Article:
The Computerspielemuseum opened the first permanent exhibition in the world for video game culture in 1997. In 2000 it closed down and only had a website where you could see the exhibition, but in 2011 it reopened in the district of Friedrichshain, at Karl-Marx-allee 93A. The museum is one of the few permanent video game museums in the world at the moment and has an impressive collection of consoles, arcade machines and unique/custom made objects. You will find stuff like the Nimrod, which claims to be the first computer game ever. They also have various exhibitions from time to time, when I was there they had a cosplay room full of pictures. Please check out the website to find out what’s going on right now. There is a lot of great information and history about brands and consoles, all in both German and English, which is a big thumbs up. If you bring your friend, partner or kid who is not interested in the history of video games, there are also a lot of games that they could try out for themselves. The arcade collection is all playable and free, so this is probably a good place to bring the whole family, if you ask me at least… The museum also offer guided tours, where the guides take you through the whole area and talk about the history. They also let you try games like Nintendo Virtual Boy, which is not open for public. But instead of me talking about all the things you can do, I put together a video from Berlin and the museum, enjoy!
You have to remember that this is a museum and not a retro game collection, so you will not find collector games, top 10 most expensive games or rare merchandises. As you are not allowed to buy anything from the museum collection, it doesn’t really matter. Some things that can improve is the size of the museum, right now it’s a bit too small. I guess they could fit more things in there if they had a bigger area. But overall it’s a fantastic place for gamers, a great nostalgia trip. So this is a MUST when you are in Berlin! And don’t forget to visit their shop on the way out, I guarantee you will find something that you want to buy. As for me, just look at the picture to the right…
Karl-Marx-allee 93A, 10243 Berlin
Best way to get here is by taking the U-bahn line U5 to station Weberwiese, from there you should be able to see the museum.
Another tip, if you are visiting Alexanderplatz, which is also close to the big tower Fernsehturm that you can see from all over town, is to make the walk down through Karl-Marx-Allee. It takes about 20 min to walk. The street was East berlin’s parade street during the time after the second world war. It has amazing architecture and you will find historical places with pictures from it right after the war.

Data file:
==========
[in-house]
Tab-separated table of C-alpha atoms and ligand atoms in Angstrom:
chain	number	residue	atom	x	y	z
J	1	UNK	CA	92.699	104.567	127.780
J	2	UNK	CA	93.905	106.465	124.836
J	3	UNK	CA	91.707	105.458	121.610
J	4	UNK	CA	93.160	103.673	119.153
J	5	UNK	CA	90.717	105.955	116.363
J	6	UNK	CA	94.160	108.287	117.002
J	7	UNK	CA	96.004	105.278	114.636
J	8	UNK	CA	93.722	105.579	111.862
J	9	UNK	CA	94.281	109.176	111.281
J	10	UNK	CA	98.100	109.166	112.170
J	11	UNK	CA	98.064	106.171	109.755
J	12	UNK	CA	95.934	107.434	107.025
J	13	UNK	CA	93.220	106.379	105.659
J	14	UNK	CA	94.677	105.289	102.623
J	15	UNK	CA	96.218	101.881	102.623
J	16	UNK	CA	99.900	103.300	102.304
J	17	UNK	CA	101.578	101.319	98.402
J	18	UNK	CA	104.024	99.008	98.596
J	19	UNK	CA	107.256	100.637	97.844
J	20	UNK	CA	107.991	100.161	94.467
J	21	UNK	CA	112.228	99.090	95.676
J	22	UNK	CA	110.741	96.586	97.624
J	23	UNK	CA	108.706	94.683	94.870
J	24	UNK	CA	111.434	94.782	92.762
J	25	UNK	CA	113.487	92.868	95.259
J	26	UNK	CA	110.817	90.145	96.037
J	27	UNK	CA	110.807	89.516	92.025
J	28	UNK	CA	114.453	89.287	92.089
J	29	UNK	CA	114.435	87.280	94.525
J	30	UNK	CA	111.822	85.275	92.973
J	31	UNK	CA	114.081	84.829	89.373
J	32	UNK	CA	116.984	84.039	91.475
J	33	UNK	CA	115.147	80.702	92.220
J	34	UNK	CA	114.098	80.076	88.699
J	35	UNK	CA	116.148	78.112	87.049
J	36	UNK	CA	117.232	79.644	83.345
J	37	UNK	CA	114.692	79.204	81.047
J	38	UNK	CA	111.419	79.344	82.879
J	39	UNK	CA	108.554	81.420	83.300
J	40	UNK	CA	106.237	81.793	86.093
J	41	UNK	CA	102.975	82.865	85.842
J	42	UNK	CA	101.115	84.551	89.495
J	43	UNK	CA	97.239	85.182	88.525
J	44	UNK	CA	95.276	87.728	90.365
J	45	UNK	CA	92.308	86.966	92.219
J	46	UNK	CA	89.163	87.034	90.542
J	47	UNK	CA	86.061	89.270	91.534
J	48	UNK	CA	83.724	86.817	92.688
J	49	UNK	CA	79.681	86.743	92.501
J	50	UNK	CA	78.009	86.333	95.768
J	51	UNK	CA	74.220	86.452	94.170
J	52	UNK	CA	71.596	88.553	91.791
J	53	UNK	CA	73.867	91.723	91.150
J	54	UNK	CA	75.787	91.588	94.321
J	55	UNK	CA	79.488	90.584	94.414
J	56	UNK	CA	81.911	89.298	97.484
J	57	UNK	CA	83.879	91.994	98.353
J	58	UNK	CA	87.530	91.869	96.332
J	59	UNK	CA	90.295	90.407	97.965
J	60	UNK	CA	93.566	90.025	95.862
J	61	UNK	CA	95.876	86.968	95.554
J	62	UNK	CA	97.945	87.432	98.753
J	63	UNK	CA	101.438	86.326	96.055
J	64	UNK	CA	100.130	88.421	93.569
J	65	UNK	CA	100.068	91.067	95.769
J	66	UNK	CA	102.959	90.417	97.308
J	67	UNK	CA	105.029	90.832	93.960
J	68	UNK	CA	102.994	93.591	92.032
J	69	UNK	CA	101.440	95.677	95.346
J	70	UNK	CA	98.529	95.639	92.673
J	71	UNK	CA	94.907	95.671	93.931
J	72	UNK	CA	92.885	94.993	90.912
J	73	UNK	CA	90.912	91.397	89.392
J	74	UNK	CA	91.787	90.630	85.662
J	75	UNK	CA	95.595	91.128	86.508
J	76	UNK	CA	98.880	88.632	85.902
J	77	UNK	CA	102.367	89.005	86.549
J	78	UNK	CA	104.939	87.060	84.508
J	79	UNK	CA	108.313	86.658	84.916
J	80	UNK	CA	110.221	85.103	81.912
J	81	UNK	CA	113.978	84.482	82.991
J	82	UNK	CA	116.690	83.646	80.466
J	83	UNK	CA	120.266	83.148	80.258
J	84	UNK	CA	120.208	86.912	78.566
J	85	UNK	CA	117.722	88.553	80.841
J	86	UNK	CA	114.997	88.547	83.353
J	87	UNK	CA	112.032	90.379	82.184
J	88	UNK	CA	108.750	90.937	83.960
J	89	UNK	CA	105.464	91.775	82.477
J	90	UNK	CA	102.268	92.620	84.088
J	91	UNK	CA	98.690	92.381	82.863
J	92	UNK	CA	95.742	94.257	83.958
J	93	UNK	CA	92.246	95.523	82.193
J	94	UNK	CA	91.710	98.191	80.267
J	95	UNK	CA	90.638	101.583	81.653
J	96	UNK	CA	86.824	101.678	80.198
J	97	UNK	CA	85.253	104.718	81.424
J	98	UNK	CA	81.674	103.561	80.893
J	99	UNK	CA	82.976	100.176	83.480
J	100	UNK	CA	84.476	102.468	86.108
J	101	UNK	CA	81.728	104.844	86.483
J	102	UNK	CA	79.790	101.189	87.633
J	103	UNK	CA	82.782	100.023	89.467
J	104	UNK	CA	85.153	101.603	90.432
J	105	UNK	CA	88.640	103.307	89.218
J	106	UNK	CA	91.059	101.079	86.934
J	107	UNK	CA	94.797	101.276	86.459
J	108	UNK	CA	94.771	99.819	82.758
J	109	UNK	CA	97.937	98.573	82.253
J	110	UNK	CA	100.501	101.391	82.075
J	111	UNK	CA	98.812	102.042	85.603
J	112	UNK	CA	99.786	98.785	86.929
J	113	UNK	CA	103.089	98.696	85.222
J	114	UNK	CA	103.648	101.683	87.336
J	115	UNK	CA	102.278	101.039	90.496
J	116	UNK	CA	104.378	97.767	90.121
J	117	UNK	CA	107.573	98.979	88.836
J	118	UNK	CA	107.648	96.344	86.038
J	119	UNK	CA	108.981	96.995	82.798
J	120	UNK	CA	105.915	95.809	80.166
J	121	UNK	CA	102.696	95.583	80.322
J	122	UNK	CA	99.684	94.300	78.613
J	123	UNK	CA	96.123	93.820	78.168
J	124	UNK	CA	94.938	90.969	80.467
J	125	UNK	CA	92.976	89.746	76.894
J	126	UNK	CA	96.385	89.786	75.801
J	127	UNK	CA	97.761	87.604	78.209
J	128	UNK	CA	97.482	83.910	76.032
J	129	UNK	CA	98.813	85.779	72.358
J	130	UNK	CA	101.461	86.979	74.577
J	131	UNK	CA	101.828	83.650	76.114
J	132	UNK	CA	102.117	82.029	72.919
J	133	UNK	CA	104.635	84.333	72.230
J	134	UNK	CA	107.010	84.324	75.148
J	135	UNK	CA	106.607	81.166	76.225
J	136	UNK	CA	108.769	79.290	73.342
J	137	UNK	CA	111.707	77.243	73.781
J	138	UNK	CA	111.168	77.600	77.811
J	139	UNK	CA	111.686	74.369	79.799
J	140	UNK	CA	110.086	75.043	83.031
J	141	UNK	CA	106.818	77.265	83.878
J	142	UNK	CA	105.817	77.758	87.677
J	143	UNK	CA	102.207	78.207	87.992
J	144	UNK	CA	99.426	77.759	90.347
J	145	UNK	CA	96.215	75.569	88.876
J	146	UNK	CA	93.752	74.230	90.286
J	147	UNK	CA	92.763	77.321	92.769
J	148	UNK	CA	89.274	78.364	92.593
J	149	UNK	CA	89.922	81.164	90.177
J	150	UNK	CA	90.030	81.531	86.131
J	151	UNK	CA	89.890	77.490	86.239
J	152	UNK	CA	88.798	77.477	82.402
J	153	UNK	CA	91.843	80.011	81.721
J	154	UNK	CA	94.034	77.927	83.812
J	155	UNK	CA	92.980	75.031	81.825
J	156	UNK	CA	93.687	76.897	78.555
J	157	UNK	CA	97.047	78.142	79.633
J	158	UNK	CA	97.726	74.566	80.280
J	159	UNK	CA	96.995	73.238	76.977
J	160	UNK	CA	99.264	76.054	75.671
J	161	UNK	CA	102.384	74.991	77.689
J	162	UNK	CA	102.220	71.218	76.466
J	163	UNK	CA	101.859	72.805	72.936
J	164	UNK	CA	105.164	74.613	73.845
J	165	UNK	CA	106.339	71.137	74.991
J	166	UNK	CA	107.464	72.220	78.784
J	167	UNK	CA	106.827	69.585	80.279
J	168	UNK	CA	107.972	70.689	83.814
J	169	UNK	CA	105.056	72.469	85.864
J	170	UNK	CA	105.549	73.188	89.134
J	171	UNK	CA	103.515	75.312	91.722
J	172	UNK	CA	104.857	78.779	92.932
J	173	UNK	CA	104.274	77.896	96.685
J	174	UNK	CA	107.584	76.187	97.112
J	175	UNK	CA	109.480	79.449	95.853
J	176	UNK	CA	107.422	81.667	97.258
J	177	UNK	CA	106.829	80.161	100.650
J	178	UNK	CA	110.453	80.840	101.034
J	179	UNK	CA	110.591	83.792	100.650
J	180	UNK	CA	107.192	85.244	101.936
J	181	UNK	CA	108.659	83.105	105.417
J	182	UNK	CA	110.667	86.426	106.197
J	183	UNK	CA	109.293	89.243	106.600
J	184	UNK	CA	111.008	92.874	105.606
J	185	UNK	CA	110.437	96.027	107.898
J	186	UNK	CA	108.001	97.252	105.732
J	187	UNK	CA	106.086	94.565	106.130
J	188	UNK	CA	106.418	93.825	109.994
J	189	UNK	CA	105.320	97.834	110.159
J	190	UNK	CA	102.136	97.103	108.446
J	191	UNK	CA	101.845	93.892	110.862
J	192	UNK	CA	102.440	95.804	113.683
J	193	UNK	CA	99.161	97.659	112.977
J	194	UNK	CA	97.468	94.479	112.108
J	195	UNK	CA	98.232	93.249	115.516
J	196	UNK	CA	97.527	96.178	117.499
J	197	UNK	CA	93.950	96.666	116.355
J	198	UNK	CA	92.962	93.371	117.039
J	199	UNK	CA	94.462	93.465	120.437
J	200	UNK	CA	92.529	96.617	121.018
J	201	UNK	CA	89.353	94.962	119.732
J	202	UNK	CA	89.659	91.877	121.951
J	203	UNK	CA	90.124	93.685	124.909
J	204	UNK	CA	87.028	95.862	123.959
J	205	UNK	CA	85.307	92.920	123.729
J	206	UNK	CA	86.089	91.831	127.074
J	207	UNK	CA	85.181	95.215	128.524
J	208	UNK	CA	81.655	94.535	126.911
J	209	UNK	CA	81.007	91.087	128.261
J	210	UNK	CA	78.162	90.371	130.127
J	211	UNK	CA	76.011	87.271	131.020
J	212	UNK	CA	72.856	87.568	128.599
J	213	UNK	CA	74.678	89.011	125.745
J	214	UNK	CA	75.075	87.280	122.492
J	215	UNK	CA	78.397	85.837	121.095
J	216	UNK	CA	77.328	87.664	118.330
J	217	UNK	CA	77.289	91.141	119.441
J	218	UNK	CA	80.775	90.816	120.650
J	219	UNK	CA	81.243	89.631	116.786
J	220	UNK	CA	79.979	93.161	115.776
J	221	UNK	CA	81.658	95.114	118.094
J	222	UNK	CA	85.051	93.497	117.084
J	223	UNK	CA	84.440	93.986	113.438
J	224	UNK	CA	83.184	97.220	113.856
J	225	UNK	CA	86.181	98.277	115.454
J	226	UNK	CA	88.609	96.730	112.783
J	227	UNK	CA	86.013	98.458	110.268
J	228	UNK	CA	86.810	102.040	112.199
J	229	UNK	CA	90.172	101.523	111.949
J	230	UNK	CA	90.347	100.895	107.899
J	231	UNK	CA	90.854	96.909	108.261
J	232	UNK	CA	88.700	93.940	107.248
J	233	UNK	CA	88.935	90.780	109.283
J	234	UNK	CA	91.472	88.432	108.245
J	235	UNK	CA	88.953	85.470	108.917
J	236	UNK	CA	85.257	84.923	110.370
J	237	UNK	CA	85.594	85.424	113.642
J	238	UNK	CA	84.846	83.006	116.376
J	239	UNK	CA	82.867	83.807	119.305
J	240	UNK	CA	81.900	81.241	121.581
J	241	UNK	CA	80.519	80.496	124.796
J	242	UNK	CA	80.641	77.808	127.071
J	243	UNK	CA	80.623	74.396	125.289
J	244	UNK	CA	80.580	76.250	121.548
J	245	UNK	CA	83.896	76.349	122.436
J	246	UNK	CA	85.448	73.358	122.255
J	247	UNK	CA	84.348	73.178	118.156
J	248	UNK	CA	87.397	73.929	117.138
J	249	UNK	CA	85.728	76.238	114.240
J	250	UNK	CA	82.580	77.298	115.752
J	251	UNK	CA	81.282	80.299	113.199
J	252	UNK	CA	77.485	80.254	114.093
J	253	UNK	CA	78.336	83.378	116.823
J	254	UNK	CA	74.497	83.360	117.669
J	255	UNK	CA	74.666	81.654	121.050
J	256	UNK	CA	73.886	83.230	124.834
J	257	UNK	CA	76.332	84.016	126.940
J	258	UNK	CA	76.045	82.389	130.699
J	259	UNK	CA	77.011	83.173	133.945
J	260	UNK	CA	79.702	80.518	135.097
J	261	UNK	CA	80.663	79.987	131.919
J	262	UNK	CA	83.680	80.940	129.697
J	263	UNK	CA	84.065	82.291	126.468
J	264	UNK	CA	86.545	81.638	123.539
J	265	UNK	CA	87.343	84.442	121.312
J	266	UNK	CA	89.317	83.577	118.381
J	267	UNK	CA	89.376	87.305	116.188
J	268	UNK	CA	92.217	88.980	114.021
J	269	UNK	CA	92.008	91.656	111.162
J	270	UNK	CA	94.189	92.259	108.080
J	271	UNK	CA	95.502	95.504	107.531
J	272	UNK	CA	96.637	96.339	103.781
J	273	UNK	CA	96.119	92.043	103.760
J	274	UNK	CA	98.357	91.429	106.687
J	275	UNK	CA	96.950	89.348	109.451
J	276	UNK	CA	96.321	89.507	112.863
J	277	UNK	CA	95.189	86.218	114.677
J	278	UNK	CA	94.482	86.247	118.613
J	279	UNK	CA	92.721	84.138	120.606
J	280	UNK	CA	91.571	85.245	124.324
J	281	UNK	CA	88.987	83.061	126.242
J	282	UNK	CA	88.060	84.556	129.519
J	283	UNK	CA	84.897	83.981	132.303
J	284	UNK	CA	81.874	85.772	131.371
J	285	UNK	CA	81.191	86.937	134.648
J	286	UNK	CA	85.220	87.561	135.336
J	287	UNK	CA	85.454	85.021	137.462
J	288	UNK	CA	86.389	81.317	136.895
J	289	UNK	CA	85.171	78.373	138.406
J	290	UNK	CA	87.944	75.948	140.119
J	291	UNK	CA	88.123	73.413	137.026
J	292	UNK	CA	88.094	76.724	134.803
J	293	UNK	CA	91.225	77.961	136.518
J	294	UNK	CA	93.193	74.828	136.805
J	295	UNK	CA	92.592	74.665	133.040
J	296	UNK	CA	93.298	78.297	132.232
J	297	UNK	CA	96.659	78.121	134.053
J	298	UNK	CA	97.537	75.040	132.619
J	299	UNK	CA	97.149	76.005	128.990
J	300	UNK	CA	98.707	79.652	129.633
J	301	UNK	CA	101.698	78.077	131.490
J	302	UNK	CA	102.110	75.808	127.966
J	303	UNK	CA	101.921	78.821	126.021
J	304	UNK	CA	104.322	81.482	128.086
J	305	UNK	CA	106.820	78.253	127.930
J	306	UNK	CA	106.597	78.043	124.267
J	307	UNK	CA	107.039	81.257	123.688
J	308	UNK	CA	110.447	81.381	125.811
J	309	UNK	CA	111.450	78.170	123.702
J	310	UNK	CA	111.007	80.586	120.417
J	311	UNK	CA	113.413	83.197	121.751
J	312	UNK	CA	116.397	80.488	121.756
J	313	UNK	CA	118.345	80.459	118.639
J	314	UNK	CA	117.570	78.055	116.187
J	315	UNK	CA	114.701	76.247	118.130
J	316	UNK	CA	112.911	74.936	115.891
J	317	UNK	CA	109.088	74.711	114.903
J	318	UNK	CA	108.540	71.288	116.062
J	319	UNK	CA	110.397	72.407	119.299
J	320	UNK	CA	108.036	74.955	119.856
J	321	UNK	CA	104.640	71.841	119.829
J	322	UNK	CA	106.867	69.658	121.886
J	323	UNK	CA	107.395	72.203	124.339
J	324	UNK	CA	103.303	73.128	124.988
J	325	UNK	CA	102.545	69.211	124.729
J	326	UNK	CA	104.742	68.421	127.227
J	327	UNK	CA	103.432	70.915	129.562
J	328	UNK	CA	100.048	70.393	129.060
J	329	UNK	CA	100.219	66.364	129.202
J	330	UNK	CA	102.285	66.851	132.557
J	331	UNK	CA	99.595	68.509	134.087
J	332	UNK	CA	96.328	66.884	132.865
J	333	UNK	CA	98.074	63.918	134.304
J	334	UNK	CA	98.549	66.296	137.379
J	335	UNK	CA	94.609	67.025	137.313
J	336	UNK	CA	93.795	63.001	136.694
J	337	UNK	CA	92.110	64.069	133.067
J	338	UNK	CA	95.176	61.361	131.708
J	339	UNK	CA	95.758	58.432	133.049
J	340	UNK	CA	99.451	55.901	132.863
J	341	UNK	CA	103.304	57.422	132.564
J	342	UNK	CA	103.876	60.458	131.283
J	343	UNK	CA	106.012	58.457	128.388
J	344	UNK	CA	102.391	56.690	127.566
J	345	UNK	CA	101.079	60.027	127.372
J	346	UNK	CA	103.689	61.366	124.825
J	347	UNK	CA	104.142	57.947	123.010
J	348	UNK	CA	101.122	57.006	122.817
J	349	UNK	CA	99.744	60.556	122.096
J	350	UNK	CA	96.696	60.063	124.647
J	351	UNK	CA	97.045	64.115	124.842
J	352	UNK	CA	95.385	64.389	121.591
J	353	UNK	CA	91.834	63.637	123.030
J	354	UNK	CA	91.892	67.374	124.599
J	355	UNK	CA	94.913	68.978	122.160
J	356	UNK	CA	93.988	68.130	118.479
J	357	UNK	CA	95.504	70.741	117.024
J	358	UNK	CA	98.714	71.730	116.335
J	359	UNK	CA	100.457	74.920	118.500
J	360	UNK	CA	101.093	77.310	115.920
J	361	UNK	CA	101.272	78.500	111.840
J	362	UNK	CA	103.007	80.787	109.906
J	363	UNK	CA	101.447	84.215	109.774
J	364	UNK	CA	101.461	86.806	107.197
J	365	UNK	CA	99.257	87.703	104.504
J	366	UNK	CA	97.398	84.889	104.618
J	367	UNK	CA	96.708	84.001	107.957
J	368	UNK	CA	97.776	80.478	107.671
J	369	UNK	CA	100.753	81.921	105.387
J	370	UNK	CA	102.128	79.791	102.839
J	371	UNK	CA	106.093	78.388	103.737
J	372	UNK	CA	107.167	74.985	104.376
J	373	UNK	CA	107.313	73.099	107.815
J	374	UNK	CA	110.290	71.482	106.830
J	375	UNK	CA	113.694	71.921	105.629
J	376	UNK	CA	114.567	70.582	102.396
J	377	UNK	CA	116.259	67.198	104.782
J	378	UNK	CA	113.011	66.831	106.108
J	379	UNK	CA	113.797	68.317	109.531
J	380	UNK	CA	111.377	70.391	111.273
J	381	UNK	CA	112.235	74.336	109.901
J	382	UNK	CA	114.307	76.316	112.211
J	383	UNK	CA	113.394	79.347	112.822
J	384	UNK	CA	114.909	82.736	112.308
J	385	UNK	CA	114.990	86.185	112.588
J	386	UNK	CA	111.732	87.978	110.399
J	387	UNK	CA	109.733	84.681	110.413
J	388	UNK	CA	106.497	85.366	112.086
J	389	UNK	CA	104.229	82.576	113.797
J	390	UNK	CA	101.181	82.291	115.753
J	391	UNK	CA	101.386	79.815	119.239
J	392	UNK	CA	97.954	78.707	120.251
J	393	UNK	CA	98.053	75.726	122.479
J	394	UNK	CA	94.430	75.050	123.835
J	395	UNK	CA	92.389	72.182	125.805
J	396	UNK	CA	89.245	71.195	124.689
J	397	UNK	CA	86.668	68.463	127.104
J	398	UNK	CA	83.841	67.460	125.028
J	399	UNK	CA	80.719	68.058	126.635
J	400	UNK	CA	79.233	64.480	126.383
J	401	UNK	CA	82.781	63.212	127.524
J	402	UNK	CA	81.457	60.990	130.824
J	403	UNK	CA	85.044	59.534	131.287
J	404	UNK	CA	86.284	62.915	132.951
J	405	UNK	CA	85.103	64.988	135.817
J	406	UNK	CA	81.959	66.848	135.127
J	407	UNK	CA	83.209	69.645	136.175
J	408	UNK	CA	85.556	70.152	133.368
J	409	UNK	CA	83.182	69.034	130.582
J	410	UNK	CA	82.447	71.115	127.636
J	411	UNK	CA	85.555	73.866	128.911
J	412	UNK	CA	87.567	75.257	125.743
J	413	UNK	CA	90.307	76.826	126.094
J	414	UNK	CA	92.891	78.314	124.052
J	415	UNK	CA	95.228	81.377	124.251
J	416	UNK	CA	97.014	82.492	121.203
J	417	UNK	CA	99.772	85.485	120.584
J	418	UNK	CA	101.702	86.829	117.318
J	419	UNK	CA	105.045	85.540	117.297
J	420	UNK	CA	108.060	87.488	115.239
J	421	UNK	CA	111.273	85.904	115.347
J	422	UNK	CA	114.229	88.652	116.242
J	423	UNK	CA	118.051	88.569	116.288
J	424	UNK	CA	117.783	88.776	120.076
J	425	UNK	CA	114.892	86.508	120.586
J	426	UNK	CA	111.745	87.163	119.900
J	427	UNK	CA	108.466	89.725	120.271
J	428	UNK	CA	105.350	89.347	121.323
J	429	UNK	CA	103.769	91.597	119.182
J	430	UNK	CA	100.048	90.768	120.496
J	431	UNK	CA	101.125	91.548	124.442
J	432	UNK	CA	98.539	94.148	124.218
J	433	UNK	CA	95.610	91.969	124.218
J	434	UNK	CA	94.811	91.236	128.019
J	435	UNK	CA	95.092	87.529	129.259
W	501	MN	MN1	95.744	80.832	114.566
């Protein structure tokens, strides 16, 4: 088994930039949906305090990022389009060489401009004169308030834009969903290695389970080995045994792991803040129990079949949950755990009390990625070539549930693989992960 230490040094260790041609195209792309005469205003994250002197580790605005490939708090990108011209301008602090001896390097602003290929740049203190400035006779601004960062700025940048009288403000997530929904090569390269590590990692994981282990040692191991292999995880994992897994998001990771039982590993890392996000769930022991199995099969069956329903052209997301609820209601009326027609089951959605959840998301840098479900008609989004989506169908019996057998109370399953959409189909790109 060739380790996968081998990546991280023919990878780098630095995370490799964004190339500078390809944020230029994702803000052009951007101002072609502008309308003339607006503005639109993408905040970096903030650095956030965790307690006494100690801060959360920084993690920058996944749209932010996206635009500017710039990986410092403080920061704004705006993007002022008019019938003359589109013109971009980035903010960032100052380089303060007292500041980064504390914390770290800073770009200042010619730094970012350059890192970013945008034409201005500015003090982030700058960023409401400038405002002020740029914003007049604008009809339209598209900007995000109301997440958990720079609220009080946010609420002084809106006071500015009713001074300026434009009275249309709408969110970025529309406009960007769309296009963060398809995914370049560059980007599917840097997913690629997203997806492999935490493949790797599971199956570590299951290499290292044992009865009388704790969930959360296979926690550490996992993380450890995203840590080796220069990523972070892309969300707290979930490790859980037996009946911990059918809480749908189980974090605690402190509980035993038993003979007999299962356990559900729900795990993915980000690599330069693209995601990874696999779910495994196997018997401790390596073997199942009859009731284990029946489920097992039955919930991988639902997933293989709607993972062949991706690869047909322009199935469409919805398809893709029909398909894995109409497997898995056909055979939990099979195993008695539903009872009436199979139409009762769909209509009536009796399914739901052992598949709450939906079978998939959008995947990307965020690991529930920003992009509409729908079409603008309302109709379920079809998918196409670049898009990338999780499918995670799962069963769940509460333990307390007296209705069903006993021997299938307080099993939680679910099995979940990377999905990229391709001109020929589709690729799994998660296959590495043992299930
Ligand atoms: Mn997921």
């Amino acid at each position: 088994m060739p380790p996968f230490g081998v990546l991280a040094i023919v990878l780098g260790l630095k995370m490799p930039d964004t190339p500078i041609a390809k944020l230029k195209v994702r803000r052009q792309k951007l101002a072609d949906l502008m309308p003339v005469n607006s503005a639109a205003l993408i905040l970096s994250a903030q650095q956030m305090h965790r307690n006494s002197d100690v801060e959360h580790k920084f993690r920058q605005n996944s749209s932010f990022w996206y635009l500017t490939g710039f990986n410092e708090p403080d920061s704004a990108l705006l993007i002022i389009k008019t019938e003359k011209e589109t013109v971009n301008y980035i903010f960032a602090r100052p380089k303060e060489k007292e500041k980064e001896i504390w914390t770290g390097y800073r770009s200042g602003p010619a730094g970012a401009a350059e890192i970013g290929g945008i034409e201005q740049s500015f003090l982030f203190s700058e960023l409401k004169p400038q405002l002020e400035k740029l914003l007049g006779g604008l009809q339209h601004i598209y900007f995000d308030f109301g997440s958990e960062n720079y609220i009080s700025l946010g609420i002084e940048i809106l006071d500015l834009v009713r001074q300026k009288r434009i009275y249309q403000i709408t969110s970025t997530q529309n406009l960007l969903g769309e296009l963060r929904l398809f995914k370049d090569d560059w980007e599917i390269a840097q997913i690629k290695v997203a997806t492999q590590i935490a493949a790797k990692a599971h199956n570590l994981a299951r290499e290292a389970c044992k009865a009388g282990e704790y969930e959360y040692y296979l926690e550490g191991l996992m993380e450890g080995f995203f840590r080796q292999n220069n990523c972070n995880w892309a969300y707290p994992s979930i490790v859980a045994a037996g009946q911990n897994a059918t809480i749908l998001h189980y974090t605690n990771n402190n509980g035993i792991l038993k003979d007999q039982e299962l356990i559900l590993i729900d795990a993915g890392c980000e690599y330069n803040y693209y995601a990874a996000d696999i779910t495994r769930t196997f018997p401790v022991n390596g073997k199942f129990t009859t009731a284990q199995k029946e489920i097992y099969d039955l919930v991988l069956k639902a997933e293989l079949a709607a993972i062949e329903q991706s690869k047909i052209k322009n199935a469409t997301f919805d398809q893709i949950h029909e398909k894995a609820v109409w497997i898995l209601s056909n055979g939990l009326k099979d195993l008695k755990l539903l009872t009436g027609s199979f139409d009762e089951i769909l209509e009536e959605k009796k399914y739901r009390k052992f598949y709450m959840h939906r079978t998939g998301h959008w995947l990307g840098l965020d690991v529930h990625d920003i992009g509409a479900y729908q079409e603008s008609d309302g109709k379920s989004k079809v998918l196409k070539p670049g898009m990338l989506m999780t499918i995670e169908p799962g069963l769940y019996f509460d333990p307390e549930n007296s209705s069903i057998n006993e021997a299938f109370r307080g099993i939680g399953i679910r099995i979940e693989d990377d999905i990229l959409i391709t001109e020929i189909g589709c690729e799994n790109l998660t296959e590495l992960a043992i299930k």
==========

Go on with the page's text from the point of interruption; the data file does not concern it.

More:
Open hours (local time)
Monday: 10.00 – 20.00
Wednesday: 10.00 – 20.00
Thursday: 10.00 – 20.00
Friday: 10.00 – 20.00
Saturday: 10.00 – 20.00
Sunday: 10.00 – 20.00
Adult: 8 €
Child/Senior: 5 €
Family: 15 €
If you are in to fleamarkets this is defenitly the place to go. In the north part of Mitte you will find Mauerpark, where every Sunday people gather to find some secondhand bargains. Of course there is alot of junk as in every fleamarket and its huge as well. But if you look aside the DDR dish sets, Nazi-era postcards and vintage fashions you will eventually find some nice and cheap video games. When we were there I was not able to find any collector games or rare consoles except some gameboys. But im sure that if you look hard or if you are only looking to fill up your collection you will probably not be disappointed. Most fleamarkets often do not realize the true price of video games, therefore you will probably make some good deals if you find what you are looking for. Good luck!
Take the U-bahn line U2 to station Eberswalder Straße or you could walk from Alexanderplatz. Its a long walk, takes about 30 min, make sure to have a map with you.
Open hours (local time)
Only sundays: 08:00 – 18:00
When you have been out all day walking you probably want to grab something to eat and drink. Meltdown Berlin is a newly opened permanent BarCraft/Esportsbar that you don’t want to miss. Depending on which night you will be visiting they have different game showing; StarCraft II, Dota 2, League of Legends, World of Tanks, Super Street Fighter IV etc. The interior design feels very much like Berlin, dark and industrial. When going there make sure not to miss the sign outside as it is quite descrete.
Go to Google Maps
Both U7 and U8 will take you to Hermannplatz station where you will be able to walk to Meltdown on street Urbanstrasse.
Open hours (local time)
All days of the week 17:00 – 02:00